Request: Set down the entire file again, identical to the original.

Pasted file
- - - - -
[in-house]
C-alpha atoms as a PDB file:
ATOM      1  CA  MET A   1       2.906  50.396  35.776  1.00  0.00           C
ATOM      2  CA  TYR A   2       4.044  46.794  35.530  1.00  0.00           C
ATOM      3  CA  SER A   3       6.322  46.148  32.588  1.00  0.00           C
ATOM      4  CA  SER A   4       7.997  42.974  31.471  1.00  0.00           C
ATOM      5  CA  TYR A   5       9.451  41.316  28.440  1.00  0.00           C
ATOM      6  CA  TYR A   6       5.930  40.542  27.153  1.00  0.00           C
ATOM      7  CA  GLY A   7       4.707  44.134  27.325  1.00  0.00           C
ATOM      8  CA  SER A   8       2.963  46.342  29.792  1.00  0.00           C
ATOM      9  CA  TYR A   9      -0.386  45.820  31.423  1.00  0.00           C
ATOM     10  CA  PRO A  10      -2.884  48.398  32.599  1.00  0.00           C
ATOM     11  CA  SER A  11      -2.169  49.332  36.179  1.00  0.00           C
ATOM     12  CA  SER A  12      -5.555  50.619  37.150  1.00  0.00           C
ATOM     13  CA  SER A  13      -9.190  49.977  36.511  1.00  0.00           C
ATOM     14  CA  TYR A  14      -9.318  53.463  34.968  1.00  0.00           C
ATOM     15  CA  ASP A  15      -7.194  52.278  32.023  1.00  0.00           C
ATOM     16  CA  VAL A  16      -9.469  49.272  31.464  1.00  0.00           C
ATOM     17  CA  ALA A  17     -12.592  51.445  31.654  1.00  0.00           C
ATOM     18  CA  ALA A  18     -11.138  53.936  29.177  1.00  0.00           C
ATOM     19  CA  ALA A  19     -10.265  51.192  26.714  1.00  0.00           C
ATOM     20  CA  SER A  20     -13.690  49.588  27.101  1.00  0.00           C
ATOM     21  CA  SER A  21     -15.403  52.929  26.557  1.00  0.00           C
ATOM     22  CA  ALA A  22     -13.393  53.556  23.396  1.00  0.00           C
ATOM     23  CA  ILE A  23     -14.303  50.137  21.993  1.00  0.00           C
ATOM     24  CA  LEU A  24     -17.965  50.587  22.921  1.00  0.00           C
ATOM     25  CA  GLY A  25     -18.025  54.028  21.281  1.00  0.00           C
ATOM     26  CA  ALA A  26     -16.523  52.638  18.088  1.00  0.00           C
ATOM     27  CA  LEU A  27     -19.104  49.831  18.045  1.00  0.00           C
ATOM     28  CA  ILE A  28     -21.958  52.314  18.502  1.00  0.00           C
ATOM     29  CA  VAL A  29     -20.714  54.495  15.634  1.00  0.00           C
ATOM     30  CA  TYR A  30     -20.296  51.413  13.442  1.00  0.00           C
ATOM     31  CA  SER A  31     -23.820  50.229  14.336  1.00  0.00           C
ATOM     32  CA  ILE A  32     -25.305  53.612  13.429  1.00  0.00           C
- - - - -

[in-house]
C-alpha atoms as a PDB file:
ATOM      1  CA  MET A   1       2.906  50.396  35.776  1.00  0.00           C
ATOM      2  CA  TYR A   2       4.044  46.794  35.530  1.00  0.00           C
ATOM      3  CA  SER A   3       6.322  46.148  32.588  1.00  0.00           C
ATOM      4  CA  SER A   4       7.997  42.974  31.471  1.00  0.00           C
ATOM      5  CA  TYR A   5       9.451  41.316  28.440  1.00  0.00           C
ATOM      6  CA  TYR A   6       5.930  40.542  27.153  1.00  0.00           C
ATOM      7  CA  GLY A   7       4.707  44.134  27.325  1.00  0.00           C
ATOM      8  CA  SER A   8       2.963  46.342  29.792  1.00  0.00           C
ATOM      9  CA  TYR A   9      -0.386  45.820  31.423  1.00  0.00           C
ATOM     10  CA  PRO A  10      -2.884  48.398  32.599  1.00  0.00           C
ATOM     11  CA  SER A  11      -2.169  49.332  36.179  1.00  0.00           C
ATOM     12  CA  SER A  12      -5.555  50.619  37.150  1.00  0.00           C
ATOM     13  CA  SER A  13      -9.190  49.977  36.511  1.00  0.00           C
ATOM     14  CA  TYR A  14      -9.318  53.463  34.968  1.00  0.00           C
ATOM     15  CA  ASP A  15      -7.194  52.278  32.023  1.00  0.00           C
ATOM     16  CA  VAL A  16      -9.469  49.272  31.464  1.00  0.00           C
ATOM     17  CA  ALA A  17     -12.592  51.445  31.654  1.00  0.00           C
ATOM     18  CA  ALA A  18     -11.138  53.936  29.177  1.00  0.00           C
ATOM     19  CA  ALA A  19     -10.265  51.192  26.714  1.00  0.00           C
ATOM     20  CA  SER A  20     -13.690  49.588  27.101  1.00  0.00           C
ATOM     21  CA  SER A  21     -15.403  52.929  26.557  1.00  0.00           C
ATOM     22  CA  ALA A  22     -13.393  53.556  23.396  1.00  0.00           C
ATOM     23  CA  ILE A  23     -14.303  50.137  21.993  1.00  0.00           C
ATOM     24  CA  LEU A  24     -17.965  50.587  22.921  1.00  0.00           C
ATOM     25  CA  GLY A  25     -18.025  54.028  21.281  1.00  0.00           C
ATOM     26  CA  ALA A  26     -16.523  52.638  18.088  1.00  0.00           C
ATOM     27  CA  LEU A  27     -19.104  49.831  18.045  1.00  0.00           C
ATOM     28  CA  ILE A  28     -21.958  52.314  18.502  1.00  0.00           C
ATOM     29  CA  VAL A  29     -20.714  54.495  15.634  1.00  0.00           C
ATOM     30  CA  TYR A  30     -20.296  51.413  13.442  1.00  0.00           C
ATOM     31  CA  SER A  31     -23.820  50.229  14.336  1.00  0.00           C
ATOM     32  CA  ILE A  32     -25.305  53.612  13.429  1.00  0.00           C